Brooklyn’s Market Hotel Defends John Hinckley Jr. Booking
John Hinckley Jr. — the man who shot Ronald Reagan in 1981, two months after his inauguration as president, in an attempt to impress Jodie Foster, with whom Hinckley was obsessed — has a history with music. He recently took Devo to task over royalties from their 1982 song “I Desire,” which uses passages from a love poem Hinckley wrote to Foster. He’s also been trying to get his own music career off the ground since being granted permission by a court to publicly display his creative works under his own name in 2020. This pursuit has led him to distribute his music through YouTube and, recently, to book a tour.
That tour, with unannounced “special guests,” is coming to Brooklyn concert venue Market Hotel on July 8. As you might expect, that news has inspired a range of responses, some of them negative. Those in turn have elicited a defense from the Market Hotel management.
Saturday, responding to a critic on Twitter who wrote, “better cancel this . What are you thinking,” the person manning Market Hotel’s account wrote, “The man served 40 years in prison / mental health treatment, paid his debt to society. Several darlings of indie music had mental health issues + committed violence / tried to kill people. Daniel Johnston for instance attempted murder more than once and tried to crash an airplane.” In a subsequent tweet, they added, “A passing glance at your Twitter shows you to be Left-leaning. As such, you should believe people can be redeemed, and that society isn’t served by permanent banishment — regardless of the crime. This guy was incapacitated by mental health issues and in any case, served his time.”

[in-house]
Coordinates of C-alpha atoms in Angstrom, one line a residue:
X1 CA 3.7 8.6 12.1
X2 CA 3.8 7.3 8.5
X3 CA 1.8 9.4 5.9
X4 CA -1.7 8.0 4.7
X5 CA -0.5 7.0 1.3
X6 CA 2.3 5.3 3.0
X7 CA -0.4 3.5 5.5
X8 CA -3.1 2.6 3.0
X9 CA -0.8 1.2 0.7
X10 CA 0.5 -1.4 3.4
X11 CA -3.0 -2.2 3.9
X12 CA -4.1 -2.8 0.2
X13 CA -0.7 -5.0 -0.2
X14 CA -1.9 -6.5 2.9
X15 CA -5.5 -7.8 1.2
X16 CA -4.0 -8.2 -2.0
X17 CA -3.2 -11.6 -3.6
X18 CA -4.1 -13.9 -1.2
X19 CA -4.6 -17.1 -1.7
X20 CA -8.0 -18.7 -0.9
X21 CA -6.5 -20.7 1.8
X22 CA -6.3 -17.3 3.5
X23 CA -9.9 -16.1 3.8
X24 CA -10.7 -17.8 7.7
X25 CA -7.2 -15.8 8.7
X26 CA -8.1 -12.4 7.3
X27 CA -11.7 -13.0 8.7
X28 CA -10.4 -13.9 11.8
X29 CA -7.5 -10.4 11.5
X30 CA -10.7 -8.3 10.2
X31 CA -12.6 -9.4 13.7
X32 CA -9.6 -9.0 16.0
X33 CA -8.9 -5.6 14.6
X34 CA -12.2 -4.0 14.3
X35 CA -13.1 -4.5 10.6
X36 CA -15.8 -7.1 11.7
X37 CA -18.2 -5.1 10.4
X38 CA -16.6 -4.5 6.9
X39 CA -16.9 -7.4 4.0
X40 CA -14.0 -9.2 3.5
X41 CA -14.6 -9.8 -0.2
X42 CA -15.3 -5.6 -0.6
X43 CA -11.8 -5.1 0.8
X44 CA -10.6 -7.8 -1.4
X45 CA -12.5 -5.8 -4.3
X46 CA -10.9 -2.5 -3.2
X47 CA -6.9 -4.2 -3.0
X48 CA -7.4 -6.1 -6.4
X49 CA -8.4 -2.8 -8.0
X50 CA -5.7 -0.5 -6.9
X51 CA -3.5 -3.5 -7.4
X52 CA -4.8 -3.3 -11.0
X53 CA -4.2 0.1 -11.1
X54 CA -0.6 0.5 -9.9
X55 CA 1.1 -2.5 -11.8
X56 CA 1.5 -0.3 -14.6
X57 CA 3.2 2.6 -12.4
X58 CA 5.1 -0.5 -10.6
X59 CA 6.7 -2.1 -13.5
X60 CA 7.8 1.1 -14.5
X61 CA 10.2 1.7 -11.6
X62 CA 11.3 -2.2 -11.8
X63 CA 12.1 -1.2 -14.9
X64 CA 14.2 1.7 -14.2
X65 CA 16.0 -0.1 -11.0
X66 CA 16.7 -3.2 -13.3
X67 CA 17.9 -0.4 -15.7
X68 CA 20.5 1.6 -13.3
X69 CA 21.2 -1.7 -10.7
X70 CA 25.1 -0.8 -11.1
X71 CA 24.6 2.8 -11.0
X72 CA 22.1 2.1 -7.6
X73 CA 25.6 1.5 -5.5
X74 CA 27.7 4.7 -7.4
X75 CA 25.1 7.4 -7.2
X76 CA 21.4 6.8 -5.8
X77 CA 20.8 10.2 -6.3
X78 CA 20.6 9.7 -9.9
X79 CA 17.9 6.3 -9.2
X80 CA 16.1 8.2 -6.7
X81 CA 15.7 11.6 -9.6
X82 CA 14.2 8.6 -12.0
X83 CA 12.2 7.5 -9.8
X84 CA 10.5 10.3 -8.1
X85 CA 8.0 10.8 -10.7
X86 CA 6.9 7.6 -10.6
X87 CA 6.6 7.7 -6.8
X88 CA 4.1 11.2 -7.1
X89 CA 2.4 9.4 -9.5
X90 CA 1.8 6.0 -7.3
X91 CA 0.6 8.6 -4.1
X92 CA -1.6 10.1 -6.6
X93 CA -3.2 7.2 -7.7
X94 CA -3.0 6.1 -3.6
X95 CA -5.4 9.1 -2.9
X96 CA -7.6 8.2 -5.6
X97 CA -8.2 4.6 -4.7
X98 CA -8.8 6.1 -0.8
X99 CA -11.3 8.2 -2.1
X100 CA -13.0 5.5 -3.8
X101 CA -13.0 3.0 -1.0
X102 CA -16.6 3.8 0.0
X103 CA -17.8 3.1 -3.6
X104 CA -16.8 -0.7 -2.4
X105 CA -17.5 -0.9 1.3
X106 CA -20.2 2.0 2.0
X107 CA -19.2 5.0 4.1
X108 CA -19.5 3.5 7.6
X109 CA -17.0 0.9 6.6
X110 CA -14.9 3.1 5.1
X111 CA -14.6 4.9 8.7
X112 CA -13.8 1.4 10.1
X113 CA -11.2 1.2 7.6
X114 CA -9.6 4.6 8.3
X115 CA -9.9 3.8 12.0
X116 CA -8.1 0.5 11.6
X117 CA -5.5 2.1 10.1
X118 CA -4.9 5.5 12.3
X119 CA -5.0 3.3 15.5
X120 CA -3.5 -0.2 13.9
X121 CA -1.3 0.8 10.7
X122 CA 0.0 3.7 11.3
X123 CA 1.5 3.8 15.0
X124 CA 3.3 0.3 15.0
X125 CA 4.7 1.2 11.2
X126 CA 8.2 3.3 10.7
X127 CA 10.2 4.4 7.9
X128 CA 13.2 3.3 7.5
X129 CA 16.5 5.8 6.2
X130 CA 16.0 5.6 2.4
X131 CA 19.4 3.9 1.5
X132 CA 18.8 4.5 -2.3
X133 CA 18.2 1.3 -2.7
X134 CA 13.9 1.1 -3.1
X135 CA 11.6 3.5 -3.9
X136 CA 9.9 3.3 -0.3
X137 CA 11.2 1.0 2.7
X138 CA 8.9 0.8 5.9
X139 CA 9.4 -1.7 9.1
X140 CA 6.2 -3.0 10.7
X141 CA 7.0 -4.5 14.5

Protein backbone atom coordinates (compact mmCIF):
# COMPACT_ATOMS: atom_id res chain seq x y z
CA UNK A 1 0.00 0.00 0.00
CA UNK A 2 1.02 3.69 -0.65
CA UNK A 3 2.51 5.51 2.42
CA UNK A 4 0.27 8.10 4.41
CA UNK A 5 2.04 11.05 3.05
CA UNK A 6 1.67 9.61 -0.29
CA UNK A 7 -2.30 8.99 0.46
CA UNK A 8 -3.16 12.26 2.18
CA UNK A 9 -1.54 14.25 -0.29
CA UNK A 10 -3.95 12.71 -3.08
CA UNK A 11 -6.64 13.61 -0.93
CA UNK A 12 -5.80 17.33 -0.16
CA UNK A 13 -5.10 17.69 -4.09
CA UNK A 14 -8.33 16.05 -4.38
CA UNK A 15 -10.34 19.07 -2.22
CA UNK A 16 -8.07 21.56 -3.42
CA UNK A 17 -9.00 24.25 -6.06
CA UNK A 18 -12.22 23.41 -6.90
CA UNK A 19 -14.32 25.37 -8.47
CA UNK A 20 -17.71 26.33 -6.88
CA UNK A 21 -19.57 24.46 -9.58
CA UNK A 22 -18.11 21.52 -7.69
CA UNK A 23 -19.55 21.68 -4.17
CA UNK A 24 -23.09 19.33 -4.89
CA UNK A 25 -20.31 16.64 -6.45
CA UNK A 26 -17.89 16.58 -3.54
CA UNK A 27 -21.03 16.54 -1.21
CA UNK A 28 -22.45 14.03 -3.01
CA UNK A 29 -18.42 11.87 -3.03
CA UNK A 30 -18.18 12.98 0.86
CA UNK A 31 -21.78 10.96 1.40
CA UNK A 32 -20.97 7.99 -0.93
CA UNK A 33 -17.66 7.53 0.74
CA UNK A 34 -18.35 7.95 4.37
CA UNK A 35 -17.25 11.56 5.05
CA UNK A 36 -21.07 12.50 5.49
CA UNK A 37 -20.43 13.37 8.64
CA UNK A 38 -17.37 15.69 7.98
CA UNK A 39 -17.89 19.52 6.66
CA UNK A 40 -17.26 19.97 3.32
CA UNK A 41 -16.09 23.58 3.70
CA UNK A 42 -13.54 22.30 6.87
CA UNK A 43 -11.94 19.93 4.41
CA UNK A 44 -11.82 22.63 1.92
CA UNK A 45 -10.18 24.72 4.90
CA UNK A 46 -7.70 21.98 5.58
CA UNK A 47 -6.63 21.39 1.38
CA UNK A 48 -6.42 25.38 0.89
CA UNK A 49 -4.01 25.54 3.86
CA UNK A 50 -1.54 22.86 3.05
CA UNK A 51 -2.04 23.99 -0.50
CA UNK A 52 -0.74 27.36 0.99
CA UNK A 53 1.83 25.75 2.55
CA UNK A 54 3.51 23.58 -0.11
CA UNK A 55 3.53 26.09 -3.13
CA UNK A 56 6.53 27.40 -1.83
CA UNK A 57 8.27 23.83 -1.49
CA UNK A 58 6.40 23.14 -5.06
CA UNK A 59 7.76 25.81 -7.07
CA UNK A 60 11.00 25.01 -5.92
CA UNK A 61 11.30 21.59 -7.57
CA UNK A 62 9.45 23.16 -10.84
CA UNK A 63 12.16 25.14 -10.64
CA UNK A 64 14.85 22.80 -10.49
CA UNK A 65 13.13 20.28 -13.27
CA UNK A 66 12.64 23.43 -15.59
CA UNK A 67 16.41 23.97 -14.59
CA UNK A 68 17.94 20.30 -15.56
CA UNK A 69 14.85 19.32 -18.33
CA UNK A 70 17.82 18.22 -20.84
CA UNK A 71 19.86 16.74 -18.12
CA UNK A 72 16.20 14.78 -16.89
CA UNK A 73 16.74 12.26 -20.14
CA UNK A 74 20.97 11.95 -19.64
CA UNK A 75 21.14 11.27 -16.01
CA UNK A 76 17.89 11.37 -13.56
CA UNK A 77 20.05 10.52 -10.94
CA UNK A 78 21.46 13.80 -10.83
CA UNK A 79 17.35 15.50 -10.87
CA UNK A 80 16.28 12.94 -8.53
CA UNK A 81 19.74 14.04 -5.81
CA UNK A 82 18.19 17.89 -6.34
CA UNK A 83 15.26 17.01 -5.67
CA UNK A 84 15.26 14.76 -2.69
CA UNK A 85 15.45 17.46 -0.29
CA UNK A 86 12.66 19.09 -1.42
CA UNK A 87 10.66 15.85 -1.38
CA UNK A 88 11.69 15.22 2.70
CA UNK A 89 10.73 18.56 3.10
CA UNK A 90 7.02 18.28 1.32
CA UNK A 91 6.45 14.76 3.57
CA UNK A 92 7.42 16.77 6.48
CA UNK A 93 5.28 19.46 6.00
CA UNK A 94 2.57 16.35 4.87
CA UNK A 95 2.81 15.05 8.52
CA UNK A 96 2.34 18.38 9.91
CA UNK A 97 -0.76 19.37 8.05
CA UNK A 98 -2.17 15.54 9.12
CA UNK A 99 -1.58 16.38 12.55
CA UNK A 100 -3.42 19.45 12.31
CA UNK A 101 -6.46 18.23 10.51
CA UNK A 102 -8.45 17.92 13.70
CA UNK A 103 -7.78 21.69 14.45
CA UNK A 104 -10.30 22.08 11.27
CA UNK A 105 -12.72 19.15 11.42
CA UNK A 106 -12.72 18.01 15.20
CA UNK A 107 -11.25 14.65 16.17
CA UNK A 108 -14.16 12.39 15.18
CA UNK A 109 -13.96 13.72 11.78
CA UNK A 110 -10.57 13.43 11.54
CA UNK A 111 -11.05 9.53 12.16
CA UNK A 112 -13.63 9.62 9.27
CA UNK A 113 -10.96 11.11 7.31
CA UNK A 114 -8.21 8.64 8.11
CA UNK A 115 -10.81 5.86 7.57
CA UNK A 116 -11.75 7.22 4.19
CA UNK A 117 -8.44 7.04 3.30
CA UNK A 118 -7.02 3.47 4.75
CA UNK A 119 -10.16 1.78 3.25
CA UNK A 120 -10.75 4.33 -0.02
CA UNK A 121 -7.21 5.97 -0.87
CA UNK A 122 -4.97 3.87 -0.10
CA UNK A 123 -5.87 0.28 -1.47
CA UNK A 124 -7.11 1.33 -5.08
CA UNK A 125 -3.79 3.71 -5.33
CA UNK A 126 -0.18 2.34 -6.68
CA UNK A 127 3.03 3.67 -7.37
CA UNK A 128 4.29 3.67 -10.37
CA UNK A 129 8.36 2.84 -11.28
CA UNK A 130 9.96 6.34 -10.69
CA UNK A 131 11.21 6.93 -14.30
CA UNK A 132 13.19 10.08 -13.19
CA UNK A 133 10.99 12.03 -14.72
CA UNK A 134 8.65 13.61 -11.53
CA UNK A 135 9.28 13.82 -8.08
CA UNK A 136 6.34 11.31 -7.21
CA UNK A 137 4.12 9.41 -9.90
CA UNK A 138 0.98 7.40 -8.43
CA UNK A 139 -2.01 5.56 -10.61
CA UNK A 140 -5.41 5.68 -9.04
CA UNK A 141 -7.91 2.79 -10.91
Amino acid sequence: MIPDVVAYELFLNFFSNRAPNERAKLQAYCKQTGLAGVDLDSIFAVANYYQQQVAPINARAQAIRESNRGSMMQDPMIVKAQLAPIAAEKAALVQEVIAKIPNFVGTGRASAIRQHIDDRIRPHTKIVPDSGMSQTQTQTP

Another account replied, “Doing time satisfies your time with the state, doesn’t absolve you from being a piece of shit. Where did this notion come from? ‘Well he touched a baby and did 7 years, he is no longer trash’. Such a ridiculous way of looking at.” Market Hotel’s response: “We hear you. You’re advocating for a culture where people who did bad things in their past get disqualified from participating forever — a ‘cancel culture,’ if you will.”